Yesterday’s post focused on the unending stream of ideologues being elevated to the federal bench under Trump.
Assuming–as even the least optimistic among us must–that massive turnout in 2020 rids us of this ignorant, corrupt and malevolent administration and enough of its feckless enablers to change control of the Senate, how might a new administration rescue the federal courts from the partisanship that is tarnishing both their operations and reputations?
My graduate students have some suggestions.
In the take-home final examination I gave my graduate Law and Public Policy class, the following question was one of three from which they could choose to submit a concluding essay:
Over the past several years, the federal courts, and especially the Supreme Court, have come to be viewed by both political parties as political prizes. Rather than choosing nominees with sterling legal credentials, appointments to the courts have increasingly been based upon the nominee’s perceived political ideology. You have been elected President, and your party controls both houses of Congress. You want to return the courts to their status as respected impartial arbiters of the law. What changes would you make to the composition of the courts, the nomination process or otherwise in order to accomplish this?
I was surprised by the number of students who chose this question, and impressed by the thoughtfulness with which they approached it.
A number advocated Increasing the number of Supreme Court Justices, noting that their number is not mandated by the Constitution and has been changed previously. Most suggested a panel somewhere between 12 and 20.
Another popular proposal was the creation of a nonpartisan advisory committee composed of legal scholars, sitting judges and representatives of the ABA, who would be charged with coming up with–and thoroughly vetting– a slate of candidates from which the President would choose his nominee.Some students suggested analogous processes for the lower courts.
In recognition of the fact that people live far longer these days, several suggested limiting the terms of Supreme Court Justices–making their tenures long enough to remove the threat of political pressure that prompted the Founders to prescribe lifetime terms, but short enough to ensure more frequent turnover.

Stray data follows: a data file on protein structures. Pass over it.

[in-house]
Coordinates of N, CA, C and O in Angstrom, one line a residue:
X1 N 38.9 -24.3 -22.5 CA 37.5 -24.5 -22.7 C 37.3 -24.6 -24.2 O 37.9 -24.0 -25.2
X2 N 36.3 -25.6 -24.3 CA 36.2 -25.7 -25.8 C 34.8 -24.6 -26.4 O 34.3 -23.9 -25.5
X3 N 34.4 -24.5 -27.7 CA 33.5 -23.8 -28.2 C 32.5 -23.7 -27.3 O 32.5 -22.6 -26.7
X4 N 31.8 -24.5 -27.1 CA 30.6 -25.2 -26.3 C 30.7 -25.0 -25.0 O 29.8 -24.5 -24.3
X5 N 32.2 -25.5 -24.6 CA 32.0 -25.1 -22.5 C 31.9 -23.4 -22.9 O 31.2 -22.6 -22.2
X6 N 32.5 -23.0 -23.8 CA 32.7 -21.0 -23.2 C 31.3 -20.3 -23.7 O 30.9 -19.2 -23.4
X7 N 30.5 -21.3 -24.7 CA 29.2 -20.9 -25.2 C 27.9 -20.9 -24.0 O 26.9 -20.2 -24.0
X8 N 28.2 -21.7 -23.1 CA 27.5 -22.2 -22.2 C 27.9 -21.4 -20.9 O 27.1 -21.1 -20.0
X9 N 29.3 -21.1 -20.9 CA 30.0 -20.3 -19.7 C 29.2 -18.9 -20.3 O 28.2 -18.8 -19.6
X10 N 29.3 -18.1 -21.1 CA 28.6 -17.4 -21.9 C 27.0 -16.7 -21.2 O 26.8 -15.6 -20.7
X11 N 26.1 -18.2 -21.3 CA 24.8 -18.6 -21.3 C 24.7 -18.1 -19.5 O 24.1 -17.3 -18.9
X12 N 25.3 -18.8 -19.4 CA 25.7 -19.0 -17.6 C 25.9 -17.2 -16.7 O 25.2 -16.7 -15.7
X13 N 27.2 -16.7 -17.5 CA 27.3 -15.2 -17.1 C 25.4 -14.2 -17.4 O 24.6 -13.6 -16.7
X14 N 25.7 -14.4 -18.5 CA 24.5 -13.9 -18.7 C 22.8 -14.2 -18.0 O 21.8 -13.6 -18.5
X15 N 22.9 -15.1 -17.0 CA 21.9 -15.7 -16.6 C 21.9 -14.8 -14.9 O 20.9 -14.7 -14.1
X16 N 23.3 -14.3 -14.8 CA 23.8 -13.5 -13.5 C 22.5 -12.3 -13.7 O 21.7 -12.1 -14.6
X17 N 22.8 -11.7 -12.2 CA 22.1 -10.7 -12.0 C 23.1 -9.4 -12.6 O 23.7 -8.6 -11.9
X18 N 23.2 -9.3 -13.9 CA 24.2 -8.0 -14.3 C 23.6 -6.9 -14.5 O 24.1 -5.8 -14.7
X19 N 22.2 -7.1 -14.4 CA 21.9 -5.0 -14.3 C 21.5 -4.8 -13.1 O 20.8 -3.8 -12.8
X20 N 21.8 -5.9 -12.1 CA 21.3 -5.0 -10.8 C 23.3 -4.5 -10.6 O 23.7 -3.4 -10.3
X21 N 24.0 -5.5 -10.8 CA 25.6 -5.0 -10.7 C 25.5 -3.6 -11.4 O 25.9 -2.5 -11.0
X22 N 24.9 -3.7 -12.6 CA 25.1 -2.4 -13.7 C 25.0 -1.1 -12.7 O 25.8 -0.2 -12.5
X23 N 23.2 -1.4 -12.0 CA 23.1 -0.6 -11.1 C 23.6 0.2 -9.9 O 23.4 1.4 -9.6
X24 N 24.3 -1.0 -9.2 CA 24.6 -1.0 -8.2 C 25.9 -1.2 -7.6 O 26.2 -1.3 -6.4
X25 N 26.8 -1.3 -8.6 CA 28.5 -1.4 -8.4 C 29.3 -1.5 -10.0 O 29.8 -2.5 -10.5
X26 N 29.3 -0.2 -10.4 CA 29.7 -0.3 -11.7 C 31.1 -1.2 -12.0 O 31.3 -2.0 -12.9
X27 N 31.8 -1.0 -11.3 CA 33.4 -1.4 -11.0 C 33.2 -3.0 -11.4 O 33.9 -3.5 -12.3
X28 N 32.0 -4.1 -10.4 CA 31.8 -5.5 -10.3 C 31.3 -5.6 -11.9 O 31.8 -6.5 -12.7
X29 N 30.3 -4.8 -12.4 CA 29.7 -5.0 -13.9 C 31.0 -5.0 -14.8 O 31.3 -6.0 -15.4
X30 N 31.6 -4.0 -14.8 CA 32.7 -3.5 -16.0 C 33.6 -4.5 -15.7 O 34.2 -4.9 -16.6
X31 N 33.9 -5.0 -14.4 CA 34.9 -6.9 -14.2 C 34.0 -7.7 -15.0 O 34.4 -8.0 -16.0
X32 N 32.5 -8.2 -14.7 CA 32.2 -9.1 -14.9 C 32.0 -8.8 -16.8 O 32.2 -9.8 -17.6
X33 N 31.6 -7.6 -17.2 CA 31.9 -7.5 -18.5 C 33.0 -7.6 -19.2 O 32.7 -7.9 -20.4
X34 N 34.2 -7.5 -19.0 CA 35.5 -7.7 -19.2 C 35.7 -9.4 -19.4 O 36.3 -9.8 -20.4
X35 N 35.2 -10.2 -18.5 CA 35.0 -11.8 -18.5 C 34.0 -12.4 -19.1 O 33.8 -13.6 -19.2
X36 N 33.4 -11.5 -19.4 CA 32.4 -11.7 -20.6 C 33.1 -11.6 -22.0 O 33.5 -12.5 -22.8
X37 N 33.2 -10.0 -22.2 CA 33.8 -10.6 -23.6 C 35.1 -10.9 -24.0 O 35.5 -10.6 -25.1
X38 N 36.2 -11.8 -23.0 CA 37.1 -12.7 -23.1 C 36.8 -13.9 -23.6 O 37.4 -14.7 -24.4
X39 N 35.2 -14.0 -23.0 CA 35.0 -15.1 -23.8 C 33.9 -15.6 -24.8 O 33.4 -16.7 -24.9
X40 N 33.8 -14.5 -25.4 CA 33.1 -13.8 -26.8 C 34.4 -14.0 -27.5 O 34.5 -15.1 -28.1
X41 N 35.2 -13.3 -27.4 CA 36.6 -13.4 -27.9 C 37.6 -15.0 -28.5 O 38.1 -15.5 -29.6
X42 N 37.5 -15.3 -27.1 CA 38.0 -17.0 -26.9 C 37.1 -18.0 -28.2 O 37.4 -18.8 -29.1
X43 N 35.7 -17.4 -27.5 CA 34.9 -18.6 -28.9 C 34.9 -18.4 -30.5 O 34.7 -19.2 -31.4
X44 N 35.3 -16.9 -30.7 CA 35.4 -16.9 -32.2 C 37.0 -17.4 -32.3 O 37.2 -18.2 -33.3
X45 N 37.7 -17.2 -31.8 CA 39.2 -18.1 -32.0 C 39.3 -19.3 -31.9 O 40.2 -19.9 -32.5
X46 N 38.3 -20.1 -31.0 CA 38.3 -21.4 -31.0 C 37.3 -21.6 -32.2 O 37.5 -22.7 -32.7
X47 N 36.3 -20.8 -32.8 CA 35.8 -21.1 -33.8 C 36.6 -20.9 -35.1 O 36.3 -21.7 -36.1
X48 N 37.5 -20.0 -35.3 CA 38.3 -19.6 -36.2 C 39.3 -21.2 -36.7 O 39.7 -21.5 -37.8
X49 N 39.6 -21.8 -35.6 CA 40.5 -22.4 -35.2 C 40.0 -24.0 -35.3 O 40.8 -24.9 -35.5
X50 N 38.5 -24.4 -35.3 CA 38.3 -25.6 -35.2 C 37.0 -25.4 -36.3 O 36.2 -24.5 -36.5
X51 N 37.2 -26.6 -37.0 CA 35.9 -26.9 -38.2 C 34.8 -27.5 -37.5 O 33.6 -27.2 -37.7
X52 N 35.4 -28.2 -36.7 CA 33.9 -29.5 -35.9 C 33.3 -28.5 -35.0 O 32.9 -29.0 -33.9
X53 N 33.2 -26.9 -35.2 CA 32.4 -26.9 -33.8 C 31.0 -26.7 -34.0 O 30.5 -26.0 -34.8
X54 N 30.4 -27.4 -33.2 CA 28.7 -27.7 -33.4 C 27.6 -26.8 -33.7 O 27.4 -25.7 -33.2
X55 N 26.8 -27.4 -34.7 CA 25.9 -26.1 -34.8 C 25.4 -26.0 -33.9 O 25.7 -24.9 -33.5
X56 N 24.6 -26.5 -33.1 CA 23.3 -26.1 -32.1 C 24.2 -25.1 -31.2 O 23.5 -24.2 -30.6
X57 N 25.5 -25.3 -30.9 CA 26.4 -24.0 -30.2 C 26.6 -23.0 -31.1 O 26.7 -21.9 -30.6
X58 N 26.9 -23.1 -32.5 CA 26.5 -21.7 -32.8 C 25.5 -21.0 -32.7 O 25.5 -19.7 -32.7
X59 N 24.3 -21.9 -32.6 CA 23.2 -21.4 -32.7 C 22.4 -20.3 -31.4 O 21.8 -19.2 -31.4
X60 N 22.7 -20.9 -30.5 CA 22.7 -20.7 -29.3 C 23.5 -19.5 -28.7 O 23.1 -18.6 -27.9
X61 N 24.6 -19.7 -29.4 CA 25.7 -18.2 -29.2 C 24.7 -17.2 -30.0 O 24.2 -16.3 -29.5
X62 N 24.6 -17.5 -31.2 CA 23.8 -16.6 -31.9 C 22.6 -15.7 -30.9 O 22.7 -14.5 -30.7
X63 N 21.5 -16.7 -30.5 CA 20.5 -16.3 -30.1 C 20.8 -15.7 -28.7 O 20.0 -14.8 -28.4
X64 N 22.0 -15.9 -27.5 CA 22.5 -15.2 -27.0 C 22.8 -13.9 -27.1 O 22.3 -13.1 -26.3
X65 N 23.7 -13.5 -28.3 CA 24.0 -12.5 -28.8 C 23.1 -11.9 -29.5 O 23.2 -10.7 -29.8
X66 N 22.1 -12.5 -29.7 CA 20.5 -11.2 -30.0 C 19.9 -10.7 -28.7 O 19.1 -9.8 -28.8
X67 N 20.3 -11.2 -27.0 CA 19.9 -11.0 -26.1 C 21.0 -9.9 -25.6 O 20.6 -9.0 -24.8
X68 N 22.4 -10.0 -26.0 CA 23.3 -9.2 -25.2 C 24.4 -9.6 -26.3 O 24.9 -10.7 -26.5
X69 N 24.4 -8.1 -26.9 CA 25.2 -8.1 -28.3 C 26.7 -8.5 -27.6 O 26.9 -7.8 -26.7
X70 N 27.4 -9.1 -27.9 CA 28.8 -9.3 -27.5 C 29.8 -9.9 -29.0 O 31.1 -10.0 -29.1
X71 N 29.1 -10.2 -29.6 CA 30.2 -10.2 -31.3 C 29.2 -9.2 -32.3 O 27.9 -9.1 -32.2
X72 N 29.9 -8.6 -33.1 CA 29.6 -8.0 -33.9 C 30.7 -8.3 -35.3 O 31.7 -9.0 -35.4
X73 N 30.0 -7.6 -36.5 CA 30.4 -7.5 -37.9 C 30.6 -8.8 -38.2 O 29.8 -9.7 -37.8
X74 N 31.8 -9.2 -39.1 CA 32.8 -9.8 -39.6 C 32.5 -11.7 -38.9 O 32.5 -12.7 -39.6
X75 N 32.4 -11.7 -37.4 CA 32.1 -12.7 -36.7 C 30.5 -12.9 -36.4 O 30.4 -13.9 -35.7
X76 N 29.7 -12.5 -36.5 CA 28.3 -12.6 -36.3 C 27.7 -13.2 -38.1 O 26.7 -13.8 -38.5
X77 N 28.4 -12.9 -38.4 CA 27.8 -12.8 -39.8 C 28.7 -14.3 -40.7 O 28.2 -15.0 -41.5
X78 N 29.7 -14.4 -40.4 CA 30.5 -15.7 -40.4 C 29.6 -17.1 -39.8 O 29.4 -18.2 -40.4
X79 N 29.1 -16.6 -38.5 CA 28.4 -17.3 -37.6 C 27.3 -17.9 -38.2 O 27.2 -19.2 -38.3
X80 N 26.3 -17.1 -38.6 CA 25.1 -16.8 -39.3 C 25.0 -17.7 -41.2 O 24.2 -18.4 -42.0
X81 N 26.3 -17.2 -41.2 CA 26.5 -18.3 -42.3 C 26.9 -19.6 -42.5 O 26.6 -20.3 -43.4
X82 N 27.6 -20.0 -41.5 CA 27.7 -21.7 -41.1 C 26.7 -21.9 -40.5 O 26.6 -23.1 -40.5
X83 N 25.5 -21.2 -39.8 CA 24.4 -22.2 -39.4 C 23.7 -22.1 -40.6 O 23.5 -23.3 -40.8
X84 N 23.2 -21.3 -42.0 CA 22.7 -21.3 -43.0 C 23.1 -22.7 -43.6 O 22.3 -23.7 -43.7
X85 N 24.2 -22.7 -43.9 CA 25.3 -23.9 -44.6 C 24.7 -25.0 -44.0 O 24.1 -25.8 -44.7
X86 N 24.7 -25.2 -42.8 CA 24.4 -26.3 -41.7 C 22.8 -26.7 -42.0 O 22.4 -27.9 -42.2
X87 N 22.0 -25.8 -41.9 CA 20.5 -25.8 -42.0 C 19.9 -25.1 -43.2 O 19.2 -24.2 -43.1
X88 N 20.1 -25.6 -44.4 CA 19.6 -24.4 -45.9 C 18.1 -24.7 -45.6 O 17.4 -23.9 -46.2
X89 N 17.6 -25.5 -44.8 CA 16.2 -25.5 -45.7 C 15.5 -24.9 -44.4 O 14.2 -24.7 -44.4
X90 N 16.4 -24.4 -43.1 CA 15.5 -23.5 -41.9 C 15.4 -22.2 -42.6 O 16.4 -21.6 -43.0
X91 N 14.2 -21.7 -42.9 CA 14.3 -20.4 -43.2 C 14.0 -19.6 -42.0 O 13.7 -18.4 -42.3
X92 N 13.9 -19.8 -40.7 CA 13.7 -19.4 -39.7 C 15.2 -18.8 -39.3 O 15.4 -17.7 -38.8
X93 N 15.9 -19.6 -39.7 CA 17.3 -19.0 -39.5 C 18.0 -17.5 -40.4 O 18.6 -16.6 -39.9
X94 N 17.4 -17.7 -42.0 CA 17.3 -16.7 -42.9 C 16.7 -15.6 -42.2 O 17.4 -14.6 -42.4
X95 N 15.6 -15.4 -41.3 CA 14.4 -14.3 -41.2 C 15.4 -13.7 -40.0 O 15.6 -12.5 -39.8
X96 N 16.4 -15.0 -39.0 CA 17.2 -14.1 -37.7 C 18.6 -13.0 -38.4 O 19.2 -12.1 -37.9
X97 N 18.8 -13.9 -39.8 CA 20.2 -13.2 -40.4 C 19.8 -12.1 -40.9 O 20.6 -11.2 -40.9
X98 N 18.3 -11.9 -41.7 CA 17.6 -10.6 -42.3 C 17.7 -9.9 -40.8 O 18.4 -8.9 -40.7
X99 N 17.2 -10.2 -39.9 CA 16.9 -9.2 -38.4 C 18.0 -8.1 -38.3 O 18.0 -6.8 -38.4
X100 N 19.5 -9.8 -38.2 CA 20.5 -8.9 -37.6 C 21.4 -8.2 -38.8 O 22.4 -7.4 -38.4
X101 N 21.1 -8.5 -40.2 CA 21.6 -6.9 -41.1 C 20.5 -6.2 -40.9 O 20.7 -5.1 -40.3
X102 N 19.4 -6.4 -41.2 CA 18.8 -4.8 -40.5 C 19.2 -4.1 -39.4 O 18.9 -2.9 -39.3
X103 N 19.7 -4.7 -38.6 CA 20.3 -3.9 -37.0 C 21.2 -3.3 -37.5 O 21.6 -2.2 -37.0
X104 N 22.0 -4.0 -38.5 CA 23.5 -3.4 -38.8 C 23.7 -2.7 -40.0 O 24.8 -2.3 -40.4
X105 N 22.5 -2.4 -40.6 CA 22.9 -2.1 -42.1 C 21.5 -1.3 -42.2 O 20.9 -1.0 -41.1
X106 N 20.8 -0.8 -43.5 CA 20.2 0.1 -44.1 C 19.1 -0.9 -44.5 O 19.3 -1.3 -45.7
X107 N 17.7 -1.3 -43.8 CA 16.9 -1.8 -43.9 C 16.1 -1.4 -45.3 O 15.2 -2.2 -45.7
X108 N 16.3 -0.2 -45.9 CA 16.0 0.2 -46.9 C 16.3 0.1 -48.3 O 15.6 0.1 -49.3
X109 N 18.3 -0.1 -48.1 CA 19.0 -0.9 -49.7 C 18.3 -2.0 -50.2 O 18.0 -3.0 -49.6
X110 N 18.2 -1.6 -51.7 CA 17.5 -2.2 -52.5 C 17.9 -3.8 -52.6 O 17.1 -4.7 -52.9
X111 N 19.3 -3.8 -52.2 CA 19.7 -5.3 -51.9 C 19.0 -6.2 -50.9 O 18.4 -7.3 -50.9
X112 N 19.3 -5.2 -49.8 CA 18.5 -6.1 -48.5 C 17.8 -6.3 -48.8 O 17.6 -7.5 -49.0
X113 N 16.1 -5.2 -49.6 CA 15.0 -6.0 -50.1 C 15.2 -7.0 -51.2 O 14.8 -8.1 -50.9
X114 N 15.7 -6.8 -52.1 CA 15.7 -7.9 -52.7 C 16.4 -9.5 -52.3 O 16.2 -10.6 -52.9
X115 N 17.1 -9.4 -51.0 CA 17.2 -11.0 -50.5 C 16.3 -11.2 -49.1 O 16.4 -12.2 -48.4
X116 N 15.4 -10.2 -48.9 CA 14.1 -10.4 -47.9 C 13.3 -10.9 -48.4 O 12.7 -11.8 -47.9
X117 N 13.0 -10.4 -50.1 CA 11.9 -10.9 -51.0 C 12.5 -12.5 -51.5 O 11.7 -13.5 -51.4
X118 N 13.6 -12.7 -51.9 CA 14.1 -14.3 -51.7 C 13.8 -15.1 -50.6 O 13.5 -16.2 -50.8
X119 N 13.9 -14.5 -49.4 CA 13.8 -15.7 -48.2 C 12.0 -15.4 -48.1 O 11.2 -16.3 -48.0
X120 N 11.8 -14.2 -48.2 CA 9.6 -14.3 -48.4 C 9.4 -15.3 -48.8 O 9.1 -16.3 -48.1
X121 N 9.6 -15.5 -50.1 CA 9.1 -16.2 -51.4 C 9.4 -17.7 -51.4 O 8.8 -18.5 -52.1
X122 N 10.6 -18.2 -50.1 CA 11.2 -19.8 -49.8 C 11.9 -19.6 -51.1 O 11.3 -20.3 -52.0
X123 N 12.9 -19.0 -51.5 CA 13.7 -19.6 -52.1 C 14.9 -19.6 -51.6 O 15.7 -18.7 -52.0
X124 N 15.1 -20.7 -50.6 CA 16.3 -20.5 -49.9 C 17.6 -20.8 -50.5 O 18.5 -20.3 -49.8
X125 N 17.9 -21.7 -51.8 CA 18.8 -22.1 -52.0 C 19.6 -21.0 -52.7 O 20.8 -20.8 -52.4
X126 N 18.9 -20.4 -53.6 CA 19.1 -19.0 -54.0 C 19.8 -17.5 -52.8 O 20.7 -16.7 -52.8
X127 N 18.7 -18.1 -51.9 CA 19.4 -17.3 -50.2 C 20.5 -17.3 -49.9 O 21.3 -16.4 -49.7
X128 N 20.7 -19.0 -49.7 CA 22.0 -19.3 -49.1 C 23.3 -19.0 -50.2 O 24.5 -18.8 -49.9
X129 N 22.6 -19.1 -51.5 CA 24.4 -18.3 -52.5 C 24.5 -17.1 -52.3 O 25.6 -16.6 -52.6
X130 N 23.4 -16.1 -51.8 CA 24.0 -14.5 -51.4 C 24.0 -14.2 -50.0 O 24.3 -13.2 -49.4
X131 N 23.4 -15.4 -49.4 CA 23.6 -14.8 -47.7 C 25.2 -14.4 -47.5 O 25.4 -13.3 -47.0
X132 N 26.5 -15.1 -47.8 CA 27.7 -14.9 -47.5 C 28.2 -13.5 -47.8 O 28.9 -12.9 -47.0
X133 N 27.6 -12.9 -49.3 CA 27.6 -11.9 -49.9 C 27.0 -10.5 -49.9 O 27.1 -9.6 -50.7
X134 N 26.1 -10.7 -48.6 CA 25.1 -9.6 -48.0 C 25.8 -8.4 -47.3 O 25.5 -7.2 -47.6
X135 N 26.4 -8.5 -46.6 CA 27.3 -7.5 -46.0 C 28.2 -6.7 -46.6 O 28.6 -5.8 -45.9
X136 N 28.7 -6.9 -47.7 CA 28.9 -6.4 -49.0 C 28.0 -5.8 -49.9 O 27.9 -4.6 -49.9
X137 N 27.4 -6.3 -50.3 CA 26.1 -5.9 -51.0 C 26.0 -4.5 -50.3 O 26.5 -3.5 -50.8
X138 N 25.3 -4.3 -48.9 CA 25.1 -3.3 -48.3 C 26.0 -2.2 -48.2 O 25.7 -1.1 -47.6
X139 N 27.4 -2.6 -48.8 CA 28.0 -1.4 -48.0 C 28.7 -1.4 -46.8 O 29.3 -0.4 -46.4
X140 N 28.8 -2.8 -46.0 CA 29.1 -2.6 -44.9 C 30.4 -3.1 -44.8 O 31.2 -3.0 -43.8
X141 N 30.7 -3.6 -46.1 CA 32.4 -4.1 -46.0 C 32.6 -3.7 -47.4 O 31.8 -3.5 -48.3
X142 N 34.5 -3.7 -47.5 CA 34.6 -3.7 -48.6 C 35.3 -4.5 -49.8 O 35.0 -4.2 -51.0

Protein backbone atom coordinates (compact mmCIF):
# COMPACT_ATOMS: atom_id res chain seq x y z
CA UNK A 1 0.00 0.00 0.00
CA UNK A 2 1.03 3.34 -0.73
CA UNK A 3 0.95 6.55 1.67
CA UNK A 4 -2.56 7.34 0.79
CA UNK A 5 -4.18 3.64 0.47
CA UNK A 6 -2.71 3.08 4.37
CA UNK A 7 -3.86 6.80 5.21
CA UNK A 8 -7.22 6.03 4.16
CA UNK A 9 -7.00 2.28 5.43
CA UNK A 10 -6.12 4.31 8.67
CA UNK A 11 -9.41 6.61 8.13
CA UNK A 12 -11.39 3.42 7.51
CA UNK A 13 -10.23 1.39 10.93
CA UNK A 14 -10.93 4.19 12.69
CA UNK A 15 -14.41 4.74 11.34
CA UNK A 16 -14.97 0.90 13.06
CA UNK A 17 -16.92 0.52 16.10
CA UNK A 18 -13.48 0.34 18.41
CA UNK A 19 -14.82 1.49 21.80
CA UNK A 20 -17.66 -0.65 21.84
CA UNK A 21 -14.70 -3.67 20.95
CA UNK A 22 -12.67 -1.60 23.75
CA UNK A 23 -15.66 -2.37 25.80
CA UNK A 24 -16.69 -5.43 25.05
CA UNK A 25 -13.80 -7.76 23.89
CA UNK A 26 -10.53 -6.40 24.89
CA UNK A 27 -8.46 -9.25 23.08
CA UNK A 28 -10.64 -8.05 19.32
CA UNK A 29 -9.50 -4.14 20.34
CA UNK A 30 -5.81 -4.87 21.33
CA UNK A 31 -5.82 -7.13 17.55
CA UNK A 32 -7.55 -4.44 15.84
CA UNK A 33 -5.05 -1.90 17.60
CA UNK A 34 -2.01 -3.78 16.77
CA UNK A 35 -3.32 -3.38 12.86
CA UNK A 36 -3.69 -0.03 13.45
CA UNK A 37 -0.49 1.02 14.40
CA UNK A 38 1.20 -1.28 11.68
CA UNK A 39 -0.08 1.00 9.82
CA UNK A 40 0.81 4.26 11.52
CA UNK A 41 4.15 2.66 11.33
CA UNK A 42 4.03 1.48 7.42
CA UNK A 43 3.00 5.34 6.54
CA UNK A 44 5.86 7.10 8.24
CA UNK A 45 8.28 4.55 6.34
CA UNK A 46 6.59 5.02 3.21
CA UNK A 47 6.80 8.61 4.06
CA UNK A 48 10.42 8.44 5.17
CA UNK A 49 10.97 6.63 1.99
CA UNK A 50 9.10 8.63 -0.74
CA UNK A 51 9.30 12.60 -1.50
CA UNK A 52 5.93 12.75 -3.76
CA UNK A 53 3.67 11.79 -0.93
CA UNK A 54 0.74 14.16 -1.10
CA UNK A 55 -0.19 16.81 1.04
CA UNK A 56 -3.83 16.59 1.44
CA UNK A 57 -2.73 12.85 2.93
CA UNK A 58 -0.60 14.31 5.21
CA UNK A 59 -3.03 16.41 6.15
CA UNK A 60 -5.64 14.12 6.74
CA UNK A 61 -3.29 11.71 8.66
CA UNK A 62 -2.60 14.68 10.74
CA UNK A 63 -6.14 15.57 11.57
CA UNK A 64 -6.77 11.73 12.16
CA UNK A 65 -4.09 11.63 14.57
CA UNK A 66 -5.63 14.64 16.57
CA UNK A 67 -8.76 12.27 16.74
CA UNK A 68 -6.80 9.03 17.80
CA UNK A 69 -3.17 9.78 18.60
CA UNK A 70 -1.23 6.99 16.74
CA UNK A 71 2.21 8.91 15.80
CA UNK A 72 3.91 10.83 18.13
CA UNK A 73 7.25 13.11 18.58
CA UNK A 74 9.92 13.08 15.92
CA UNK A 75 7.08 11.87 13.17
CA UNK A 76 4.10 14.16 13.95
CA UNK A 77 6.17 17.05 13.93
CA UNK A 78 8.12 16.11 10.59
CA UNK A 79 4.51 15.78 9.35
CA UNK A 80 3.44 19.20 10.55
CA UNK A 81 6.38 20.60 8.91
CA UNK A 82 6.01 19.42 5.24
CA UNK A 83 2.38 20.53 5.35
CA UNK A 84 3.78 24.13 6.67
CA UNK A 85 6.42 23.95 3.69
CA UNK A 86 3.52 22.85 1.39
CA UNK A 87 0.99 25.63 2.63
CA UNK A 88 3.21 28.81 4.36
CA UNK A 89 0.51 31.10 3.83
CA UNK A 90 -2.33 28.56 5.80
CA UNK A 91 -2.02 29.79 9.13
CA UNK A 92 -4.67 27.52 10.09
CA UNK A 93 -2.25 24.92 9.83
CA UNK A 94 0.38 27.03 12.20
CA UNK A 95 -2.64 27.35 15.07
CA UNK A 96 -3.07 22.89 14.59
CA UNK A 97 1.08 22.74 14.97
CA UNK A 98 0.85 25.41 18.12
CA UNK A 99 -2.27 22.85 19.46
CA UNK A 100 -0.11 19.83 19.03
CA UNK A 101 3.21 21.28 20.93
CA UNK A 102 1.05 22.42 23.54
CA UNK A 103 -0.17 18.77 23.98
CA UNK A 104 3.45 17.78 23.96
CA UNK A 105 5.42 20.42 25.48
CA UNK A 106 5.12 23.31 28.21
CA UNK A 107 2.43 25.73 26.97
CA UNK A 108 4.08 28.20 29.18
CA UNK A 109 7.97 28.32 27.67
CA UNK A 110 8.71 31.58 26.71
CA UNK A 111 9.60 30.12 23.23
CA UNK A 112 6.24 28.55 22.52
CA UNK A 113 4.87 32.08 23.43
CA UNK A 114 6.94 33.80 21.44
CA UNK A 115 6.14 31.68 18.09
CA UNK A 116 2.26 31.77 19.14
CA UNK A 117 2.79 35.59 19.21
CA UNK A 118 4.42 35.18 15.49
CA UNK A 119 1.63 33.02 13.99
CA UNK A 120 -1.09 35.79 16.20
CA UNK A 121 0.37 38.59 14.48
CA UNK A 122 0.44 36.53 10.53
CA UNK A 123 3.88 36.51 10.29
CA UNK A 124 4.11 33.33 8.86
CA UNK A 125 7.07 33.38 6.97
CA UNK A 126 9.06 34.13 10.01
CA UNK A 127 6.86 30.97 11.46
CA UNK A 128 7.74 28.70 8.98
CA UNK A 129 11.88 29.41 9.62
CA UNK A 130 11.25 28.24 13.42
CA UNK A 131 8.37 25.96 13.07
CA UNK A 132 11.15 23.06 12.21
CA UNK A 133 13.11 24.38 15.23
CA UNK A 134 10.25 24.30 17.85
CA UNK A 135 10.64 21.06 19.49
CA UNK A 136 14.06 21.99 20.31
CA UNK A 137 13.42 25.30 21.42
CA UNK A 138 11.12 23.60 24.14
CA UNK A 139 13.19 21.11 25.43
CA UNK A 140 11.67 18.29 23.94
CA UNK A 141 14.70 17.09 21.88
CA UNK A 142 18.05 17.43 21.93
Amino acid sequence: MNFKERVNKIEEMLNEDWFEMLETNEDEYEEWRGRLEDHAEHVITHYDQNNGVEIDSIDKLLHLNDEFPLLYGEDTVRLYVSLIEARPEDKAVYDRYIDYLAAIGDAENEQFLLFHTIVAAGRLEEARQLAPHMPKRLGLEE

One student supported implementation of the “Supreme Court Lottery” advocated by legal scholars Epps and Sitaraman. Under this proposal, “each judge on the federal courts of appeals would also be appointed as an Associate Justice of the Supreme Court. When cases are heard, an appropriate number of these judges would be chosen at random to sit on the Supreme Court panel.”
Several students noted the need for a process to increase what one called “demographic accountability”–a judiciary that more closely reflects the composition of the population, and suggested ways this might be accomplished.
All in all, the number of students who chose to answer this question and the various suggestions contained in those responses suggests the existence of widespread agreement on at least two things: 1) the courts are in danger of losing legitimacy (perhaps it would be more accurate to say “in danger of continuing to lose legitimacy–a loss that really began to gather steam with the decision in Bush v. Gore) and 2) partisanship and extreme partisan polarization are to blame.
My students are not lawyers. I teach in a school of public affairs, not a law school, so some of the suggested “reforms” were impractical or otherwise fanciful. But the students in my graduate class tend to be older, employed, with families, and they are generally thoughtful and civically-engaged. During the semester, virtually all of them demonstrated deep concerns with the dysfunction, chosen ignorance, and theatrics that have replaced working governance.
Of course, if the people who didn’t bother to vote in 2016 stay home again in 2020– if the electorate does not come out en masse to evict the criminals, buffoons and fellow-travelers who are running roughshod over America’s ideals and Constitution– suggestions for reforms will continue to be beside the point.